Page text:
He began talking on a variety of projects. “I did everything a kid does starting out—lettering, layouts, drawings, you name it,” he proclaims, leaping out of his chair to grab some examples. “Agencies would call, and I’d do rush jobs—chalk renderings for Young & Rubicam of salads for their Nabisco account, for example. I’d do anything for a client, even shovel snow. I was making $10 a week,” he remembers, “and I thought I was hot stuff.”
He was hot, and his reputation among ad agencies and magazines took off. In 1937, when he was 23, the four-year-old Esquire magazine named him art director. “Most of the people there were twice my age,” he remembers, “and the magazine was already filled with famous writers, like Hemingway and Fitzgerald. It was a great job.
“But I never put all my eggs in one basket—by design,” he goes on “I always wanted to feel independent, so if I didn’t like a job I could say goodbye. I never worked exclusively for anyone.” Fulfilling that need for independence, Rand left Esquire in 1941 and joined an ad agency, though he continued to freelance. His newspaper ads for Ohrbach’s department store in New York, movie posters for 20th Century Fox, and magazine covers for influential art publications like PM set the design standards of the day and were distinguished by their use of abstract images, unusual typography, and backgrounds of bold, flat color. Rand employed the same techniques in designing jackets for books by John Hersey and H. L. Mencken, posters for the Museum of Modern Art, and labels and boxes for EI Producto cigars.
In 1946, at the urging of a New York publisher, he published his first book, Thoughts on Design—a collection of 107 of those advertisements, book jackets, and posters, now in its fourth printing. In a book review, Time declared that his ads were “sometimes as pristine as good abstract painting, sometimes as jumbled as Dadaism on an off-day. But unlike many frustrated ad artists, who like to paint ‘the real thing’ on Sundays, Rand believes he can put his art in ads.” By the age of 32, the designer was earning a remarkable $75,000 a year as a freelancer and challenging the traditions of advertising. “He was producing advertisements as sensitive as paintings by Miro and Matisse,” says historian Fern.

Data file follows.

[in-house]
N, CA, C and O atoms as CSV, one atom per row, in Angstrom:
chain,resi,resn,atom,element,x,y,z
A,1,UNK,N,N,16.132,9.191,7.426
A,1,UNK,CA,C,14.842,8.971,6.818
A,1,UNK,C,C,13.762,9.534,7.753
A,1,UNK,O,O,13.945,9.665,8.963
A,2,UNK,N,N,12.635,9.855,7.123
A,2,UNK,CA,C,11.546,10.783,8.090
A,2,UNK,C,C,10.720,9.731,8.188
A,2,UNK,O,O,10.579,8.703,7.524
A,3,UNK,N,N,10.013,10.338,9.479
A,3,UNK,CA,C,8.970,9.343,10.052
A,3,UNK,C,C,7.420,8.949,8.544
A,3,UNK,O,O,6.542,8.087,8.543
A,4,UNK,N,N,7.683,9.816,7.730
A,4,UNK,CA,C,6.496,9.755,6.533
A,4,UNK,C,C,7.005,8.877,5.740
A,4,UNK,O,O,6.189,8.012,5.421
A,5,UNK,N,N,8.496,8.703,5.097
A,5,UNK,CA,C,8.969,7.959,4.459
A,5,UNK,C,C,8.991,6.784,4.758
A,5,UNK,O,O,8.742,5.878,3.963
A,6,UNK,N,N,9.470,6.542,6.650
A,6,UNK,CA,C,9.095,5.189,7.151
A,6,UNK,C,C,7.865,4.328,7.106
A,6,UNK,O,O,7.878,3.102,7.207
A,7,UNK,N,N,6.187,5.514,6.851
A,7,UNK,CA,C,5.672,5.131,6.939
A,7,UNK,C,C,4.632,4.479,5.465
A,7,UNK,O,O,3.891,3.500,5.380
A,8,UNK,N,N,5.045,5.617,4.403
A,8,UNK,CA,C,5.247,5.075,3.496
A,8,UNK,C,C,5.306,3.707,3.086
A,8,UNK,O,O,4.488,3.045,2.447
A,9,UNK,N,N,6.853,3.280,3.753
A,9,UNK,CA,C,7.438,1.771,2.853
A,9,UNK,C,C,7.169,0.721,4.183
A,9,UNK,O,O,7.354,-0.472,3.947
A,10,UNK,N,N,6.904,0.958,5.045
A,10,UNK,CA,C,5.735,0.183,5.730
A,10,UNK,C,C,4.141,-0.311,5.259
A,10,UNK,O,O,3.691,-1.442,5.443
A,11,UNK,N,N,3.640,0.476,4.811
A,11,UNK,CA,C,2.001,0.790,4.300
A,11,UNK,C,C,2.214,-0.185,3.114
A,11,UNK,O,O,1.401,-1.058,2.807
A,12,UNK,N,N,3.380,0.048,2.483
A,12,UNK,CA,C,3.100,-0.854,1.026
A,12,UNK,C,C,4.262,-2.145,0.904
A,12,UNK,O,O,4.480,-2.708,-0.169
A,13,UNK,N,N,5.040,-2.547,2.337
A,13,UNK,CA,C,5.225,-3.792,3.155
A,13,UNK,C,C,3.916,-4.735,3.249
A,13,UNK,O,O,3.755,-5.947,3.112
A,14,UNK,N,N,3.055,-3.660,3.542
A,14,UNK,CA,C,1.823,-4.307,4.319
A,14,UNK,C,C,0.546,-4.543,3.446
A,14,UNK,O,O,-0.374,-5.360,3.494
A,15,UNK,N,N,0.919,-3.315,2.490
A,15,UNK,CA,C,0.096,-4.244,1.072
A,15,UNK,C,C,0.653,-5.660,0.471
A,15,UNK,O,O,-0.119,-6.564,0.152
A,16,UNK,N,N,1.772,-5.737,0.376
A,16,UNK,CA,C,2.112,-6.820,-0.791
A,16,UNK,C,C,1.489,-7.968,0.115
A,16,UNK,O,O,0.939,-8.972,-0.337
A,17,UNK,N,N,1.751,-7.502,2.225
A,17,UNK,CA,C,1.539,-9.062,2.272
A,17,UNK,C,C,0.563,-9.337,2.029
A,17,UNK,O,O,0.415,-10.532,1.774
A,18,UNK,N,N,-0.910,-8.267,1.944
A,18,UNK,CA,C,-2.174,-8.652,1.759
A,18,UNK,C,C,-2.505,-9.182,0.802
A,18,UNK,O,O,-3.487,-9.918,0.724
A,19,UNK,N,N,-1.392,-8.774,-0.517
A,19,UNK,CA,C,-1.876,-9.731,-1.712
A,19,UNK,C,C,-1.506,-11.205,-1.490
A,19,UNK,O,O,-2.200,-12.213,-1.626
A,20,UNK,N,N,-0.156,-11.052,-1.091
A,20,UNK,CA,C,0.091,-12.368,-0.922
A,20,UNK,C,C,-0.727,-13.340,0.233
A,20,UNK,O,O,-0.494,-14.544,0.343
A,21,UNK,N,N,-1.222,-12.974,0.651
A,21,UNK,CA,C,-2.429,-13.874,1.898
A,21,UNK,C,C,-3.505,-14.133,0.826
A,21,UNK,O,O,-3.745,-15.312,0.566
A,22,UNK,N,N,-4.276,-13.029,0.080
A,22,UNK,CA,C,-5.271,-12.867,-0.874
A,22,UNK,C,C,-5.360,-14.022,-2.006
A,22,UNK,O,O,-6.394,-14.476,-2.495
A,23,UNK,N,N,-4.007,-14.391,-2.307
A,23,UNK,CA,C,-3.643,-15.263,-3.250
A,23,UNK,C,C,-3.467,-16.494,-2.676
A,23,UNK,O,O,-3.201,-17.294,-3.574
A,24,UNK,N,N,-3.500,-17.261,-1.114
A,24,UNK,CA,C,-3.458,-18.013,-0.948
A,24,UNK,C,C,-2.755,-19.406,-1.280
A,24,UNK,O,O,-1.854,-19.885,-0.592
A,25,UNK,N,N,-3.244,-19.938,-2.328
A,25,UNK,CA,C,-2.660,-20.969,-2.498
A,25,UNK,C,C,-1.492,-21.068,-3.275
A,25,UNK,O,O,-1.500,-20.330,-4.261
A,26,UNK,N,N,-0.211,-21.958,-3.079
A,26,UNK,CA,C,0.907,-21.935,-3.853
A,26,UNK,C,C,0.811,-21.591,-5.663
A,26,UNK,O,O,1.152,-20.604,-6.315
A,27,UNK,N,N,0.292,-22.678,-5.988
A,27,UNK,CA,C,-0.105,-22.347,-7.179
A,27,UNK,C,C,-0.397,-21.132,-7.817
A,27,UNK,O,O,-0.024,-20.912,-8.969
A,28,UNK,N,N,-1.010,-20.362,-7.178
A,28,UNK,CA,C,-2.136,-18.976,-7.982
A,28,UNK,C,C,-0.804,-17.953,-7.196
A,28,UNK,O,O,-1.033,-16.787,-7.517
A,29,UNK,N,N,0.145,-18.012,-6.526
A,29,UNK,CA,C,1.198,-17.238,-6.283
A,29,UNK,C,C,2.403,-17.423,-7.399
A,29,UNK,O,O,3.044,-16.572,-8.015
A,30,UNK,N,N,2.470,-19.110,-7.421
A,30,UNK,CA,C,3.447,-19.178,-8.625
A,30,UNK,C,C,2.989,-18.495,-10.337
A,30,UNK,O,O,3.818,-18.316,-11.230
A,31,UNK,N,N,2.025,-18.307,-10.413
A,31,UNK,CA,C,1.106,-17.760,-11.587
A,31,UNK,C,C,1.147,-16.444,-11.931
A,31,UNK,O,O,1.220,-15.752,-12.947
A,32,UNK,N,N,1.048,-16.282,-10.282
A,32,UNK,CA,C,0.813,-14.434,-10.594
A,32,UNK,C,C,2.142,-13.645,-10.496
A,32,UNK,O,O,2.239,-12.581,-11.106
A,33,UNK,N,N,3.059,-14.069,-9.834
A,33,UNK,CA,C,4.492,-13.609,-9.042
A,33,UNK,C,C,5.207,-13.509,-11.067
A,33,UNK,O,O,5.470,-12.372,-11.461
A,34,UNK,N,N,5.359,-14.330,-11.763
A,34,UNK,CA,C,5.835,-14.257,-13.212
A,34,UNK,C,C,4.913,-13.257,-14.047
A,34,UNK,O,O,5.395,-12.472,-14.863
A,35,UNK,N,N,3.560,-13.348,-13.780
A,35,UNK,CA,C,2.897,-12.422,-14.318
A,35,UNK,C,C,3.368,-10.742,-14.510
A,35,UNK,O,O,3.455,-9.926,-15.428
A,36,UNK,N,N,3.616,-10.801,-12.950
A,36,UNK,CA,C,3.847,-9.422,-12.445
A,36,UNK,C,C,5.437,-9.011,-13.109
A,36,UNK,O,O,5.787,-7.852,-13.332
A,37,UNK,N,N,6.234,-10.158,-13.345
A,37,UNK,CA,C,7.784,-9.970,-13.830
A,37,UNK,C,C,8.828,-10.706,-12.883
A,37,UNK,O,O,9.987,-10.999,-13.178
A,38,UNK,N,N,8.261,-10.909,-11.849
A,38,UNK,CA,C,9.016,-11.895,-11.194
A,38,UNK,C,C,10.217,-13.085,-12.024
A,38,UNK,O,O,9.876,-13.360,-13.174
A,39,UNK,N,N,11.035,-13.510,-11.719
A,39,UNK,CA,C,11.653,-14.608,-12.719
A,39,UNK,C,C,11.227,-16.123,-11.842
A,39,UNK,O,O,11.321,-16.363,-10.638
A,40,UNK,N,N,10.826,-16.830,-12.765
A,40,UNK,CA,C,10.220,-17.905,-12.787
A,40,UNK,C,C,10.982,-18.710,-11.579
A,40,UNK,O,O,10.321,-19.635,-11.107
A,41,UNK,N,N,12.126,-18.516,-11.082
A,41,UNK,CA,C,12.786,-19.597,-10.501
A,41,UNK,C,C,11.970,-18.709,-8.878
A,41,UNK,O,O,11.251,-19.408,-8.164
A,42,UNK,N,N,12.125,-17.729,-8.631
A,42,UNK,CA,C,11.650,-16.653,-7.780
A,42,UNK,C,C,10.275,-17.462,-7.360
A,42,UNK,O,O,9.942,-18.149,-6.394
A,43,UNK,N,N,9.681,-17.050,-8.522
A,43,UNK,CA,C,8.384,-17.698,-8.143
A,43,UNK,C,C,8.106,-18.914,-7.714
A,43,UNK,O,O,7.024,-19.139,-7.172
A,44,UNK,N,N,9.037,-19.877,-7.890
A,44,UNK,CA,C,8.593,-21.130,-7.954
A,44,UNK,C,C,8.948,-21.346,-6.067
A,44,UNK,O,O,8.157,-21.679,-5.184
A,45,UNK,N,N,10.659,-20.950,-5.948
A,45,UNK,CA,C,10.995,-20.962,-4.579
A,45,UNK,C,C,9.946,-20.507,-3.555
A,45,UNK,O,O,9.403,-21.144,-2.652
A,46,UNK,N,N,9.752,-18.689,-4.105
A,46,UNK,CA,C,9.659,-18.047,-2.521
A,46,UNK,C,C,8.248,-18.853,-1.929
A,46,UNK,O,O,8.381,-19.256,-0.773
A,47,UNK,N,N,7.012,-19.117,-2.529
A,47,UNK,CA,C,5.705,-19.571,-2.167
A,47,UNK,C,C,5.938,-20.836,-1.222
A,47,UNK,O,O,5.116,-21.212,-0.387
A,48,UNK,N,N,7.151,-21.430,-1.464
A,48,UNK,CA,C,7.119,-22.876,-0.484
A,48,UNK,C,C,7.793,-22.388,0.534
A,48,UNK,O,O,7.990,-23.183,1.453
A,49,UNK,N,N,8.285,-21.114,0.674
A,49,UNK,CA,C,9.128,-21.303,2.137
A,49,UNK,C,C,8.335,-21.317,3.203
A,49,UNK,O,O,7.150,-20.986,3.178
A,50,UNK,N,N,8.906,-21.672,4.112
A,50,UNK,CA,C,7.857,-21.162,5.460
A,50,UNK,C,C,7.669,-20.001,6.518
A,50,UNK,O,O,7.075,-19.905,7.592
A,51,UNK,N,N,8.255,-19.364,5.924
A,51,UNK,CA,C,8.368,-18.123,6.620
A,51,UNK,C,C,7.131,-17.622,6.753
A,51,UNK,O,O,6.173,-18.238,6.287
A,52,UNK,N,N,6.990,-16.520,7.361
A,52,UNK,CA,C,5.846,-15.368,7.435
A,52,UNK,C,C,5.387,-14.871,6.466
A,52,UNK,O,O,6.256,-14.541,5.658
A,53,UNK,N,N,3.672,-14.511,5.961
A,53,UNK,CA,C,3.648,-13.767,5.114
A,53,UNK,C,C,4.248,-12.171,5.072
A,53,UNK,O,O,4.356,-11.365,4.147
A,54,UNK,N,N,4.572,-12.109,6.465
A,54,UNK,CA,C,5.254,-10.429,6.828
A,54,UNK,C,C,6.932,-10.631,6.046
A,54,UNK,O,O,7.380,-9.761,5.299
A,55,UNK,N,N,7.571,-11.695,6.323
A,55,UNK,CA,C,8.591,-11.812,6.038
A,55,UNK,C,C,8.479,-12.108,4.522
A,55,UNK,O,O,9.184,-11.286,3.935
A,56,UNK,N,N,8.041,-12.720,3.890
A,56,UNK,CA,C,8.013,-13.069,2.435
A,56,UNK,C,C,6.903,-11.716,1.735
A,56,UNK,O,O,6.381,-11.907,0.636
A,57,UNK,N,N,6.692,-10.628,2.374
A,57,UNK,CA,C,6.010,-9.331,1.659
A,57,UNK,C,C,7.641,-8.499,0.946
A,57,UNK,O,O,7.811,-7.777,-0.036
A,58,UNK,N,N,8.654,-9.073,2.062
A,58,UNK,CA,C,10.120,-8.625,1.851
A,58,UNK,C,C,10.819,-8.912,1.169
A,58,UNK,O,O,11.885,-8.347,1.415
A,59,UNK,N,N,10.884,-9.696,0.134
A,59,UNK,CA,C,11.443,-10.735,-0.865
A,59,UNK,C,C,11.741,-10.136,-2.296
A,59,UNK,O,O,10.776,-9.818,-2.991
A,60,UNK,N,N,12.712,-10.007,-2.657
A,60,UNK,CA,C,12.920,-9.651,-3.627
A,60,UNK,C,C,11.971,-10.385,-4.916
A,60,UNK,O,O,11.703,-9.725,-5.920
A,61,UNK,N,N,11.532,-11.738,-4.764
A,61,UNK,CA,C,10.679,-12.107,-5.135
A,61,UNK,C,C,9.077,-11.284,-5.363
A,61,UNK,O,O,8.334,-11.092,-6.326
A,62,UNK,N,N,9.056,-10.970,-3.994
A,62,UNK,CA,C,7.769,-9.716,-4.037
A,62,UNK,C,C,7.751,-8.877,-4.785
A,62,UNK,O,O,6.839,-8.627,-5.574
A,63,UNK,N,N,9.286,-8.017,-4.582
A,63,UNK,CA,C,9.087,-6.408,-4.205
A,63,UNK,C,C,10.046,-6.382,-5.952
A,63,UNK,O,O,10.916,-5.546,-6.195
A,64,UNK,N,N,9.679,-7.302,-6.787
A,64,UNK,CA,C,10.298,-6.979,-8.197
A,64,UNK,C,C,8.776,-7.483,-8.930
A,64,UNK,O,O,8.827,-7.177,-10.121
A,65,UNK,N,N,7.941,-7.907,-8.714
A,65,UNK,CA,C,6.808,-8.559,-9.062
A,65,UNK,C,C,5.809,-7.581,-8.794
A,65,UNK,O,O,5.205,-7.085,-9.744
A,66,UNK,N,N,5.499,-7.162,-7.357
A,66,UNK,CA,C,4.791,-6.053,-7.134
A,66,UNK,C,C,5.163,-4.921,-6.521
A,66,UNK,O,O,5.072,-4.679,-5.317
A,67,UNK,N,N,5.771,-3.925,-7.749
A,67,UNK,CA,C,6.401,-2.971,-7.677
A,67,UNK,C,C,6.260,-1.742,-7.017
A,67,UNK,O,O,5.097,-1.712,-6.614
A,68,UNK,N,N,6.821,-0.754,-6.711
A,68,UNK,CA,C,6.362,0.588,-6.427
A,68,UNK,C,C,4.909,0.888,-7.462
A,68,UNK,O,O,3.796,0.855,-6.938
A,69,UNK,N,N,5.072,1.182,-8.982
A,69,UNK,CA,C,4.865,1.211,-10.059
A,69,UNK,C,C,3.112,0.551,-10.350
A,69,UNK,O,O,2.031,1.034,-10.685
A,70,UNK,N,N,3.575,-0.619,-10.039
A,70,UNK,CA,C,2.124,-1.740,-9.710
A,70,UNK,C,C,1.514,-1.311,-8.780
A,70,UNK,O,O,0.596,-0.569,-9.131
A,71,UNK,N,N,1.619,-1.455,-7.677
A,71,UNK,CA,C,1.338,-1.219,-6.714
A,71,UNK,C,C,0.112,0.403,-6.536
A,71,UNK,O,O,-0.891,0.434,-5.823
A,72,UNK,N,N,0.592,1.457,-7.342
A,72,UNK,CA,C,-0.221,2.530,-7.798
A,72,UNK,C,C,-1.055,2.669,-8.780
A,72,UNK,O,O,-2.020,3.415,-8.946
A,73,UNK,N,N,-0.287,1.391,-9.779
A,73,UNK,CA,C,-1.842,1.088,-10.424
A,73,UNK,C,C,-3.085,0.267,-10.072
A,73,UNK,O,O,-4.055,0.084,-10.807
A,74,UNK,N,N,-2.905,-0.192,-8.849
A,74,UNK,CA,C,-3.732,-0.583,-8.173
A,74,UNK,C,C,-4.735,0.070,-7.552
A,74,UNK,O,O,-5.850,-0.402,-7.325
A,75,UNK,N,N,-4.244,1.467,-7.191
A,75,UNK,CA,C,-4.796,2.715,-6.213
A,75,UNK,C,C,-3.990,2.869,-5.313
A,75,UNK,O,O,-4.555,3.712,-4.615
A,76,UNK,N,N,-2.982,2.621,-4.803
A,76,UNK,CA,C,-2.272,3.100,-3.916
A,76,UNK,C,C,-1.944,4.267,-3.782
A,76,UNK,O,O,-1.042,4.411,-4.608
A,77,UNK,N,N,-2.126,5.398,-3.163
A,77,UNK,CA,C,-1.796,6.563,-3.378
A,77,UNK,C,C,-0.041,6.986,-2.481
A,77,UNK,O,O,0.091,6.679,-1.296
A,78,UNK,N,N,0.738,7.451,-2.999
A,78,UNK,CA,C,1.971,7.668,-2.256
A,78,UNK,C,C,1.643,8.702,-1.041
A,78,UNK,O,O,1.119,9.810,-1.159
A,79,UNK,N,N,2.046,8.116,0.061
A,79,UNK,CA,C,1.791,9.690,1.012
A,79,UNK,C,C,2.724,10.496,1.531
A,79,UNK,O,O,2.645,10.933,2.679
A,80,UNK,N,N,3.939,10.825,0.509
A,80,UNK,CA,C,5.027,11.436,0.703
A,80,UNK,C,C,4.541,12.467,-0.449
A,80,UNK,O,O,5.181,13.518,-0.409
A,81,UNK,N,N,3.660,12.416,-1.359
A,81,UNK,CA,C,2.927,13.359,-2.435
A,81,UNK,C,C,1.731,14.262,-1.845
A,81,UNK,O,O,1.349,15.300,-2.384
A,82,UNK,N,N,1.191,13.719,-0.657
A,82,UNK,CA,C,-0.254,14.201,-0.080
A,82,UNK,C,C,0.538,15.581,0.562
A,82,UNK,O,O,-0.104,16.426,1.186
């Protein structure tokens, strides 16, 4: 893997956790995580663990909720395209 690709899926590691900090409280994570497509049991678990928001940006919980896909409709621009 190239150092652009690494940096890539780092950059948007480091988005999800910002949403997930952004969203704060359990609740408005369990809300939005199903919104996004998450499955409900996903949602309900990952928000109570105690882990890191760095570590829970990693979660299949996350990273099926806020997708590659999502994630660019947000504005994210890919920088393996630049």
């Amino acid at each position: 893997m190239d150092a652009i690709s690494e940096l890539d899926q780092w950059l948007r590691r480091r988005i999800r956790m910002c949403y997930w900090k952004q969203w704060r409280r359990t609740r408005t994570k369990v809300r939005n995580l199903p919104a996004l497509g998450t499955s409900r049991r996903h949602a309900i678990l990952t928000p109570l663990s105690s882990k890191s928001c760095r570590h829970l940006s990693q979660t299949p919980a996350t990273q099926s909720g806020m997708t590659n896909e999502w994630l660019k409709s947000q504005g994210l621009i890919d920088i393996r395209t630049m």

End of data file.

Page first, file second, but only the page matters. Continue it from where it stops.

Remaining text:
Rand’s successes, and his rates, mounted, earning him enough to buy eight acres of land in rural Connecticut (for $17,000) and to build himself a house—a low-slung, stone-and-glass one-story on the eastern border of Weston. But his lasting success and fame weren’t assured until 1956, when IBM design consultant Eliot Noyes hired him to redesign the burgeoning company’s staid logo, which Rand describes as plain and forgettable.
The IBM logo as it appears today took almost five years to develop. Rand approached the redesign with caution. “The first logo I did had not stripes, because if I’d done it with them it would not have been approved. It would have been seen as too radical.” Initially he modified the bold Egyptian typeface, squared the holes in the B, and made matching serifs on all three letters. Over the next four years he attacked the letters again, altering them four more times before finally adding the eight horizontal stripes that the logo boasts today. “You have to let things like the stripes grow on people,” says Rand. “I kept improving on the logo during those years. Nobody suggested that I change it—l just did. They were really just slight modifications, nothing most people would notice.”
Stripes had been a staple of Rand’s work throughout his career. A 1938 PM magazine cover he designed even featured a pair of zebras. “Stripes weren’t new to me. They are universal. They have adorned the walls of houses, churches, and mosques. But the bottom line is that stripes attract attention,” he later wrote in one of his books.